Rodrigo's Abstraction: Capitalism, Inequality, and Reform Over Time and Space

33 Pages Posted: 13 Sep 2015 Last revised: 14 Sep 2015

See all articles by Steven A. Ramirez

Steven A. Ramirez

Loyola University of Chicago School of Law

Date Written: June 1, 2015

Abstract

American capitalism can rightly be criticized for failing to reform itself in any meaningful way following the Great Financial Crisis of 2008. Yet, this is not an inherent flaw of capitalism as some, such as Richard Delgado, suggest. Historically, such as during the Great Depression, American capitalism did achieve egalitarian reforms. In other nations, such as Denmark and Japan, more egalitarian forms of capitalism have taken root. These more egalitarian forms of capitalism occurred within systems featuring much lower economic inequality than that which prevails in the US in recent years. This suggests that capitalism can devolve into lawless capitalism under conditions of high economic inequality, whereby economic elites can dominate law and regulation to entrench themselves in ways that retard general macroeconomic growth. This is consistent with theoretical and empirical work from economics. The article concludes that high economic inequality (not capitalism per se) presents a unique danger to core values of capitalism, such as meritocratic competition, sustainable economic growth, and a broad distribution of economic opportunity. This is all consistent with the thesis of Lawless Capitalism which posits that high economic inequality led to legal and regulatory subversion for great profit for small bands of financial elites and great cost to the entire global economy during the Great Financial Crisis of 2008. Further, the US now faces the prospect of an entrenched elite with massive economic power and the incentive to sabotage economic growth for profit.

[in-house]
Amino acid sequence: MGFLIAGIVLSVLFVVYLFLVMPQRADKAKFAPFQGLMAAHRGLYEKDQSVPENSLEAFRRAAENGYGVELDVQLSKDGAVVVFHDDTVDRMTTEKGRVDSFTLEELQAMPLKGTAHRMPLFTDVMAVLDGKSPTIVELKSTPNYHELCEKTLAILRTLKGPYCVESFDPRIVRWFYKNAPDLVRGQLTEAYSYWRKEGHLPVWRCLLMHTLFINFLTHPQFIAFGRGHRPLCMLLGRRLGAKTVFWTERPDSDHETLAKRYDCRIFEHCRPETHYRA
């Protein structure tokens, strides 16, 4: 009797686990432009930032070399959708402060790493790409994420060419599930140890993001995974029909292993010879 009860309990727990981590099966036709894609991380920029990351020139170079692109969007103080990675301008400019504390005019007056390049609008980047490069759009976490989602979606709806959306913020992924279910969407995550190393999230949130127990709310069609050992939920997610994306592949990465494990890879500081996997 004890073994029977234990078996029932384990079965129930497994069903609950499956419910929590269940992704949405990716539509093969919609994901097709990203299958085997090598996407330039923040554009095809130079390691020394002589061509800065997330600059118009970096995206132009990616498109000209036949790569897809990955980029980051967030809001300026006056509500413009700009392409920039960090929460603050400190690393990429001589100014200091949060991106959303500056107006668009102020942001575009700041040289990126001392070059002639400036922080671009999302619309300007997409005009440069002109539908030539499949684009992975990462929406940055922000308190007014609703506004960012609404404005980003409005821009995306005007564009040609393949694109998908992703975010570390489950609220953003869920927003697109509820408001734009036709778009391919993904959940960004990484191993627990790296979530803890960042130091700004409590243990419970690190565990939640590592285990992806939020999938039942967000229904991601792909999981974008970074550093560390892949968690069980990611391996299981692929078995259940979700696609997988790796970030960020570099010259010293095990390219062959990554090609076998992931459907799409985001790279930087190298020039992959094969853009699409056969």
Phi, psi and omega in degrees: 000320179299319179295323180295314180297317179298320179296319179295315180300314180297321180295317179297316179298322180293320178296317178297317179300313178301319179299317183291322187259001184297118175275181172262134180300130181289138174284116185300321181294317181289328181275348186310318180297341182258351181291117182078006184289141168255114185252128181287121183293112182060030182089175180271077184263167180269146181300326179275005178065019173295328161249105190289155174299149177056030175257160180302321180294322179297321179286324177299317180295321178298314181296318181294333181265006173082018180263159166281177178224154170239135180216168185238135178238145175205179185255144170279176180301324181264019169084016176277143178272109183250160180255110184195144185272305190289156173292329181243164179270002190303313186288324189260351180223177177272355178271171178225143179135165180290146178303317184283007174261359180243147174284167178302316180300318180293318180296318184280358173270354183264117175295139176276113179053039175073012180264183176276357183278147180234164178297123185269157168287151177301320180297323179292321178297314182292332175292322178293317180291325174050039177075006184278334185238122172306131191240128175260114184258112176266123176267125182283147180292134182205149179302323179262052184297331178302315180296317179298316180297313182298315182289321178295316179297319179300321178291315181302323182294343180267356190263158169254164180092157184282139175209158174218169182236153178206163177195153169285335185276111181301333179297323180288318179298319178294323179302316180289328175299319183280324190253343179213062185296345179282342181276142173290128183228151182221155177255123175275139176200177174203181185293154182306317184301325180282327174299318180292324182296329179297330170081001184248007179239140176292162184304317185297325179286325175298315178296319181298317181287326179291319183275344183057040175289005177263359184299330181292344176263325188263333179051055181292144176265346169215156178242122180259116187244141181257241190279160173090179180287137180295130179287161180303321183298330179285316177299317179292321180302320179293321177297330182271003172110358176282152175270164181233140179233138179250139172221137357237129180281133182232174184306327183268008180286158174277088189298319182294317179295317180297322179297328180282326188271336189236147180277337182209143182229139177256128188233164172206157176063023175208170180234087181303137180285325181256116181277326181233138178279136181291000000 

Keywords: Law & Economics, Capitalism, Economic Inequality, Financial Crisis of 2008

JEL Classification: A1, B15, E65

Suggested Citation

Ramirez, Steven A., Rodrigo's Abstraction: Capitalism, Inequality, and Reform Over Time and Space (June 1, 2015). 50 Wake Forest L. Rev. 187 (2015). Available at SSRN: https://ssrn.com/abstract=2659267

Steven A. Ramirez (Contact Author)

Loyola University of Chicago School of Law ( email )

25 E. Pearson
Chicago, IL 60611
United States

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